One of the things that separates people who perform to their potential from those who don’t, is knowing the difference between the lazy feeling and the over tired feeling. The difference between lazy and exhausted isn’t so difficult, but slightly over tired is. How do you know? It takes time. You have to learn your body to figure this out. Ah, knowing your body. Remember that scene from Fried Green Tomatoes?
In my generation of athletes, we did a completely unreasonable amount of training to figure out how much we could do. There were no limits, certainly not to our motivation. If you could dream it, you’d try it and have fun doing it. One weekend, Clay and I rode 126 miles to Tehachapi, in just under 6 hours, played a round of golf, camped out, played another round in the morning, then rode 126 miles home, through the 110°F desert heat, rolling around on wet lawns to cool off, in just ender 6 hours again. I certainly know that was too much for me to do regularly, but it was fun while we did it. And a couple of weeks later, I won a half by over 7 minutes. It was what we did. And it’s the sort of thing that took me from being a top 10 local athlete, to a top 10 (or even top 5 for a short period) athlete in the sport. The trick is learning what it takes to get you to your best, then knowing when it’s as far as you can go in this block. It’s tough too, because once you’ve made a performance leap, you want to keep going, when in reality you’re nearing the end of your ability to absorb any more training at that point.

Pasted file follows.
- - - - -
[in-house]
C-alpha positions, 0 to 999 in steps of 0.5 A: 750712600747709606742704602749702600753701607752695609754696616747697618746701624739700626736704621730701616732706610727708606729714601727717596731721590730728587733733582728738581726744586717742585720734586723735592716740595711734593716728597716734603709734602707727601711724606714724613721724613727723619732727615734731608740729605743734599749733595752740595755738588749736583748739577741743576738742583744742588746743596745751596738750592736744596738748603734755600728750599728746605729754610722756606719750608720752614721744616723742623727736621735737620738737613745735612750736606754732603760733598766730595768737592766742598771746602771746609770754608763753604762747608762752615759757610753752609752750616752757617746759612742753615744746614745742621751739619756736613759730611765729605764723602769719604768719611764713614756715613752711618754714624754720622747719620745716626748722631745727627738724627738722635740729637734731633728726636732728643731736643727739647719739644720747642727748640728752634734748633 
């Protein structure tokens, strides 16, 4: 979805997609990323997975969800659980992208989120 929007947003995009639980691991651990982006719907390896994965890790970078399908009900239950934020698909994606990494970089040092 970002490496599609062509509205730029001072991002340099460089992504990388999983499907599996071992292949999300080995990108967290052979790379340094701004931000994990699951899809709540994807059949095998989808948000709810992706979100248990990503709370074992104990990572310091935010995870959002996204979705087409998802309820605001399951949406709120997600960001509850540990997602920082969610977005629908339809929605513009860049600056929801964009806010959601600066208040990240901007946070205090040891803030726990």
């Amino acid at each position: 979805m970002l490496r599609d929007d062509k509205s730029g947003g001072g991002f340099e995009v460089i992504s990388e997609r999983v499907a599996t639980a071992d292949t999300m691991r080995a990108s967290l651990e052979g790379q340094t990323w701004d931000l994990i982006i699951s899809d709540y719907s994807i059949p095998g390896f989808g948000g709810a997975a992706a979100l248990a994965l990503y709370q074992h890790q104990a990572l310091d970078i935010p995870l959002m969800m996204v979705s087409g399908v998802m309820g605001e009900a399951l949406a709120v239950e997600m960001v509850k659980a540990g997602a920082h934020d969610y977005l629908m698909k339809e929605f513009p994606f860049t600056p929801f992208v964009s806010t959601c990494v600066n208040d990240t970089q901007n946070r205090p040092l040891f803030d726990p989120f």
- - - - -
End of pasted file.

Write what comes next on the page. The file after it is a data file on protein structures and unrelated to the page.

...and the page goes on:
Do you know how many people really hit their training spot on? You’d be surprised how few actually do. When I go to races, I’m always surprised there is such a huge portion who are way out of shape, and a huge portion who are way over trained. There is however a small group who show up at their primary race on target. Let me tell you, when you do it, it’s wonderful.
You’ve heard every athlete say it – Lance Armstrong says it – The world’s strongest man, Rod Shorey says it – I say it (and I’m saying it right here again) – every descent coach says it – you want to go into a race with just slightly under 100% of what you could have done, rather than anything over that 100%. The trick is to get as close to that 100% as you can, knowing that to go over is terrible. Interesting puzzle, no?